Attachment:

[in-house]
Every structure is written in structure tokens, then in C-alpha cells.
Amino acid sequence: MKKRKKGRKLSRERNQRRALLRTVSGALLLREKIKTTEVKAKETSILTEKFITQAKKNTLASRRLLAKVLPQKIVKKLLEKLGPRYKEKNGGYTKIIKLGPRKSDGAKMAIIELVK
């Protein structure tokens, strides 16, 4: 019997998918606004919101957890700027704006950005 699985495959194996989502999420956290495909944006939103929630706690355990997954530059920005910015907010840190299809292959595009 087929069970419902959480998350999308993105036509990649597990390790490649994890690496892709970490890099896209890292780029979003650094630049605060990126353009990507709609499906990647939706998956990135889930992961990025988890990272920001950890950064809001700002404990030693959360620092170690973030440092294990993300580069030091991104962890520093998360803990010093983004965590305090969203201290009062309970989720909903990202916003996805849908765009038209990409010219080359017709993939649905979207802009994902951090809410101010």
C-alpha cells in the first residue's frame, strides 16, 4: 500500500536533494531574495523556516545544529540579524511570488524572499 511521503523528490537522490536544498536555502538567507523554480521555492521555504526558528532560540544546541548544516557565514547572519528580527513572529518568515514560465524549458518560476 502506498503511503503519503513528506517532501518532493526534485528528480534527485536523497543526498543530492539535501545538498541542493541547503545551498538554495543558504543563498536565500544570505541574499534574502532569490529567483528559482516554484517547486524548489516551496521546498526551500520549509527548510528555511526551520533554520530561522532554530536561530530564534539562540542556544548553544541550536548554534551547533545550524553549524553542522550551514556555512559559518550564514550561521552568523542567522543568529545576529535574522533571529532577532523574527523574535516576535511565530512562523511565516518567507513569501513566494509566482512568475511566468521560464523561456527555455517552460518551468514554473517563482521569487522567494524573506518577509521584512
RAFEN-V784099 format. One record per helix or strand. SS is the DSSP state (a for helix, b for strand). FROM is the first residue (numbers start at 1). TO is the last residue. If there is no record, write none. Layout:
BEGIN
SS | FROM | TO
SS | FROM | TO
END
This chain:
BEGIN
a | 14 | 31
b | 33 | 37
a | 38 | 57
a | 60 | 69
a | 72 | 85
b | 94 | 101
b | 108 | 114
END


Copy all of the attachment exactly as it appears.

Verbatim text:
[in-house]
Every structure is written in structure tokens, then in C-alpha cells.
Amino acid sequence: MKKRKKGRKLSRERNQRRALLRTVSGALLLREKIKTTEVKAKETSILTEKFITQAKKNTLASRRLLAKVLPQKIVKKLLEKLGPRYKEKNGGYTKIIKLGPRKSDGAKMAIIELVK
């Protein structure tokens, strides 16, 4: 019997998918606004919101957890700027704006950005 699985495959194996989502999420956290495909944006939103929630706690355990997954530059920005910015907010840190299809292959595009 087929069970419902959480998350999308993105036509990649597990390790490649994890690496892709970490890099896209890292780029979003650094630049605060990126353009990507709609499906990647939706998956990135889930992961990025988890990272920001950890950064809001700002404990030693959360620092170690973030440092294990993300580069030091991104962890520093998360803990010093983004965590305090969203201290009062309970989720909903990202916003996805849908765009038209990409010219080359017709993939649905979207802009994902951090809410101010």
C-alpha cells in the first residue's frame, strides 16, 4: 500500500536533494531574495523556516545544529540579524511570488524572499 511521503523528490537522490536544498536555502538567507523554480521555492521555504526558528532560540544546541548544516557565514547572519528580527513572529518568515514560465524549458518560476 502506498503511503503519503513528506517532501518532493526534485528528480534527485536523497543526498543530492539535501545538498541542493541547503545551498538554495543558504543563498536565500544570505541574499534574502532569490529567483528559482516554484517547486524548489516551496521546498526551500520549509527548510528555511526551520533554520530561522532554530536561530530564534539562540542556544548553544541550536548554534551547533545550524553549524553542522550551514556555512559559518550564514550561521552568523542567522543568529545576529535574522533571529532577532523574527523574535516576535511565530512562523511565516518567507513569501513566494509566482512568475511566468521560464523561456527555455517552460518551468514554473517563482521569487522567494524573506518577509521584512
RAFEN-V784099 format. One record per helix or strand. SS is the DSSP state (a for helix, b for strand). FROM is the first residue (numbers start at 1). TO is the last residue. If there is no record, write none. Layout:
BEGIN
SS | FROM | TO
SS | FROM | TO
END
This chain:
BEGIN
a | 14 | 31
b | 33 | 37
a | 38 | 57
a | 60 | 69
a | 72 | 85
b | 94 | 101
b | 108 | 114
END